"Employees in Austin stay at an enterprise for a long time and are proud of being part of building a company from the ground up, which suited us very well," says Quali CEO Lior Koriat, who himself moved from California to Austin three years ago. "Unlike in other places, workers in Austin don’t constantly feel that they're missing out on opportunities in other companies, and that is what helped us to build a strong marketing, sales and support team in the city," he adds.
Sivan Avihud, founder and CEO of Link2USA, a recruitment company that provides services to Israeli companies in the US, sees Israeli startups flooding to Austin. "Three to four years ago, Israeli companies were attracted to Austin because it was possible to find cheaper manpower there," Avihud says. "Then political considerations came into play. Austin is perceived as less extreme than Democratic California on matters such as taxation, which are critical for businesses and entrepreneurs.
"If it's a matter of a startup that sells to major technology companies, or is looking to collaborate with companies like Facebook or LinkedIn, then it will be better off in Silicon Valley, where its managers can meet people from these companies for lunch. But if you're a startup selling a consumer product, Austin offers a lower cost of living, and it has enough talent," says Avihud.
The pool of technology talent certainly grew in Austin during the coronavirus pandemic. According to figures from LinkedIn, Austin was the city to which the most technology people migrated during the period. Between May 2020 and April 2021, 217 workers in software and IT companies moved to Austin for every 10,000 existing technology workers in the city. San Francisco, meanwhile, lost 80 out of every 10,000 workers, Boston lost 54, and Chicago lost 53, during the same period.
$150,000 annual saving per family
One of those migrants to Austin is Nadav Weizmann, who even compiled a mini guide to the city in Hebrew spelling out its advantages. Weizmann, director of product management at Epic Games, lived near Silicon Valley for four years, before moving to work remotely from Austin a few months ago. According to Weizmann's calculations, the move from California to Texas will save his family over $150,000 annually on housing, education, and taxes.
The main component of the saving stems from the fact that oil and gas-rich Texas doesn't impose a state income tax, which can be as much as 13% of wages, in addition to Federal tax of up to 37% that applies throughout the US. This tax advantage is only partially offset by the fact that, in Texas, homeowners pay a higher property tax of 2-3% annually, which compares with 0.76% in California.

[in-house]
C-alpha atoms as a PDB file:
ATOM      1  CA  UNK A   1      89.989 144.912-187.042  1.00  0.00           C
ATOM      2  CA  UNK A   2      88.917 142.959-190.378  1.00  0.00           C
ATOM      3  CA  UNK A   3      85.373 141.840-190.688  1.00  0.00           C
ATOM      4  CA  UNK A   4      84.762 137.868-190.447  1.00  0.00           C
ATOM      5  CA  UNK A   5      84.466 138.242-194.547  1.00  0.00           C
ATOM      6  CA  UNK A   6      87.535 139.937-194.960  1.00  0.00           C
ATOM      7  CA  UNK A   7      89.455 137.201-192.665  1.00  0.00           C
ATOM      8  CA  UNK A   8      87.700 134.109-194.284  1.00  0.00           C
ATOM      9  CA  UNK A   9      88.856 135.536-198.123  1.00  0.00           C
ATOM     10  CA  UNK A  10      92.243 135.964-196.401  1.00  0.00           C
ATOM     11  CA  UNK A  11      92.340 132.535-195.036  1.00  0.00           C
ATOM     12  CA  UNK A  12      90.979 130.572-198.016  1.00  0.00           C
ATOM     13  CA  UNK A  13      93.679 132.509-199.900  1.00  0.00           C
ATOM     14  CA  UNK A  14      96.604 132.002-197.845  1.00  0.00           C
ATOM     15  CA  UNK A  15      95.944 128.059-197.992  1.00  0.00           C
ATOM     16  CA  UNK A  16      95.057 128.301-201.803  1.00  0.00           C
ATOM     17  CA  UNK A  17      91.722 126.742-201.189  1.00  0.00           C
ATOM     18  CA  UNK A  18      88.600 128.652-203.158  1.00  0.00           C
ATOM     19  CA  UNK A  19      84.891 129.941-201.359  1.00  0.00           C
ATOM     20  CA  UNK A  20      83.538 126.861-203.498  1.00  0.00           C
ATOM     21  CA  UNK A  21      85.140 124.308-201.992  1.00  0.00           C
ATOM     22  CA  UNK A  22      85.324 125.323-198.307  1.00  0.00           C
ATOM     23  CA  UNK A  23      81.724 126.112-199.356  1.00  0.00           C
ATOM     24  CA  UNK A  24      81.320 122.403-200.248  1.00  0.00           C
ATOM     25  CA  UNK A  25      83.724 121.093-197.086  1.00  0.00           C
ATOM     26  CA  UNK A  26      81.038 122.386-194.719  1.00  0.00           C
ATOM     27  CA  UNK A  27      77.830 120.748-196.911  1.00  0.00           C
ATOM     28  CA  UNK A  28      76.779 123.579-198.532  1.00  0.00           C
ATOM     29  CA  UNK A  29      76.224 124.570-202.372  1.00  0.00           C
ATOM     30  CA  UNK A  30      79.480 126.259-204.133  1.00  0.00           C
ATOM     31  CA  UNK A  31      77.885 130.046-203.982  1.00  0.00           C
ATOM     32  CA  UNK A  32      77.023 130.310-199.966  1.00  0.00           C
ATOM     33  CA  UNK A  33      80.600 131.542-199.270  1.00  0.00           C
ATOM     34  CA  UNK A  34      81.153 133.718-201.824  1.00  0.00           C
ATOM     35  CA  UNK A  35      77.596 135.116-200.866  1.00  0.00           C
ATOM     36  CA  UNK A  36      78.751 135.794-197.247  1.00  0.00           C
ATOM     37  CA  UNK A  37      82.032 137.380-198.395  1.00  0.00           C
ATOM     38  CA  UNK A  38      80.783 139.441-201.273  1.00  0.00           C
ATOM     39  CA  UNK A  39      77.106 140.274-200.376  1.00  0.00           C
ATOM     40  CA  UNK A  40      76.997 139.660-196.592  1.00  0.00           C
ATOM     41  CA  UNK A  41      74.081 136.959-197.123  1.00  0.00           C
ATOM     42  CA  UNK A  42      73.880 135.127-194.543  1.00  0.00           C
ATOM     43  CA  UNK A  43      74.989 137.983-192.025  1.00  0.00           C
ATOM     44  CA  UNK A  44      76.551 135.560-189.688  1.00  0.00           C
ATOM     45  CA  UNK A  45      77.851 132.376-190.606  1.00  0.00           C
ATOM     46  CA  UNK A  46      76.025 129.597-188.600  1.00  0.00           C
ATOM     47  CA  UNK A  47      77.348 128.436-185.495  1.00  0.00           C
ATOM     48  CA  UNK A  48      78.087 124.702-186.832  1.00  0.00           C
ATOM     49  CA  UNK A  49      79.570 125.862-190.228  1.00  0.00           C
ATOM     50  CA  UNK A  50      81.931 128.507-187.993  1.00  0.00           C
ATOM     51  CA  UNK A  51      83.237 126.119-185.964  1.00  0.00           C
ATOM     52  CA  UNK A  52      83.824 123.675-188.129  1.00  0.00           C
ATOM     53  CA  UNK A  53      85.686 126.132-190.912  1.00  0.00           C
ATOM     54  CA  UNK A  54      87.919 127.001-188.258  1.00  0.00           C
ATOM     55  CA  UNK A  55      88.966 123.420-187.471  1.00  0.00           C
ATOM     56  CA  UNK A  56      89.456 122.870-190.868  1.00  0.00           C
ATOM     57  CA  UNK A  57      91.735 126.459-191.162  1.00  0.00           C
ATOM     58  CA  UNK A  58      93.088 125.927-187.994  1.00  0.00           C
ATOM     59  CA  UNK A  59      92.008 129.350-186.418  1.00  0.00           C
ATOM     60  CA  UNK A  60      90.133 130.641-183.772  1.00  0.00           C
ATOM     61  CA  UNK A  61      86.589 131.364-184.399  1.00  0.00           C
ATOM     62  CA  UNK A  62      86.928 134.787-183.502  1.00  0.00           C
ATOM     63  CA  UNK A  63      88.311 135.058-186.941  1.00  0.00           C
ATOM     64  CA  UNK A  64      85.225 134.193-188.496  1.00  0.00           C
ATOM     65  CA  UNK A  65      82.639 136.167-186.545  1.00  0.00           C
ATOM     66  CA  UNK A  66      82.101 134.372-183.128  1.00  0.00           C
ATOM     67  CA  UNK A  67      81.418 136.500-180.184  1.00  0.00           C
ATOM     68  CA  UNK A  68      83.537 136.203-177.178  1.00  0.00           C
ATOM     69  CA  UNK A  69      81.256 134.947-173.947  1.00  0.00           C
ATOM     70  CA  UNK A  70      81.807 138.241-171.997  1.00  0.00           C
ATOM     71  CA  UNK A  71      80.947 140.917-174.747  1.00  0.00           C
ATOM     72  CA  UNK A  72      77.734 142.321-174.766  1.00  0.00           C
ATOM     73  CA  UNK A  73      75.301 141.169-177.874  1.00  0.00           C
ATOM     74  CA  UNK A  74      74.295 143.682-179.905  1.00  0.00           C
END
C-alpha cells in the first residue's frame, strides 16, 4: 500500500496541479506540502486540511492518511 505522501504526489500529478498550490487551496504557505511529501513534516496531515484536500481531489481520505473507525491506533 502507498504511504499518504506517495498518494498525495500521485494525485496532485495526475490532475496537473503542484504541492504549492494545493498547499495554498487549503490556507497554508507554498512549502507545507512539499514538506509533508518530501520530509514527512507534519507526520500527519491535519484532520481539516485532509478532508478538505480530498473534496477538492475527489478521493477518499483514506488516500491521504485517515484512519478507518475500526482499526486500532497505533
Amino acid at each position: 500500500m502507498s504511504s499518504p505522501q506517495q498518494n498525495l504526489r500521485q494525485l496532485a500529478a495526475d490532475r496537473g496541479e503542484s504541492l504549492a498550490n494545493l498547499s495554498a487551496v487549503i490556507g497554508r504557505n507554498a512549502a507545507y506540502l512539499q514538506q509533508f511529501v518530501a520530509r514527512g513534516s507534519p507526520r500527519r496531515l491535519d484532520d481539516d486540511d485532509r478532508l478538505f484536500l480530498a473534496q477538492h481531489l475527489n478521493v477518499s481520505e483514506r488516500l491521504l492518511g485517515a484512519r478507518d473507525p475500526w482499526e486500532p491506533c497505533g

The relatively sane real estate prices in comparison with Silicon Valley allowed Weizmann to buy a house in Austin instead of renting in California, but he says that there were other considerations behind the move besides the financial saving. "In Silicon Valley and in San Francisco they dealt with the Covid pandemic very badly. Schools were closed because the teachers' union wouldn't let them open, and the city became a ghost city, with a lot of homeless people. While our friends in California are still dealing with daily Covid tests, we're living normal lives here," he explains. "When people work remotely, they need an additional room to serve as a home office, but at Silicon Valley prices, with real estate so expensive, there's no way you're suddenly going to have an extra room in the house."
Four times more Israelis in Austin
Another advantage of Austin, Weizmann says, lies in its similarity to Tel Aviv. "The Israelis who live in Silicon Valley talk all the time about their nostalgia for going out in Tel Aviv. In Silicon Valley, the mentality is to go to bed at 7 pm, and even in San Francisco, which has places of entertainment and restaurants, you won’t see people walking around at night like you do in Tel Aviv. In Austin, there's nightlife and a lively music scene. You see people going from one place to another."
But even Weizmann sees negative sides to the Texan capital. "In the end, Austin is a bubble," he says. "When you leave the city, you're still in Texas. In contrast to California, where you can drive to Yosemite National Park or Lake Tahoe at the weekend, here there are fewer surrounding attractions. Some Silicon Valley companies cut employees' salaries by 10-20% if they go to live in cheaper places like Texas, as an adjustment to the lower cost of living, but I took care that that wouldn't happen in my case. Even if I found a startup in the future, I'll do it in Austin, because in California it's harder for an early-stage company to recruit people and compete with the global giants."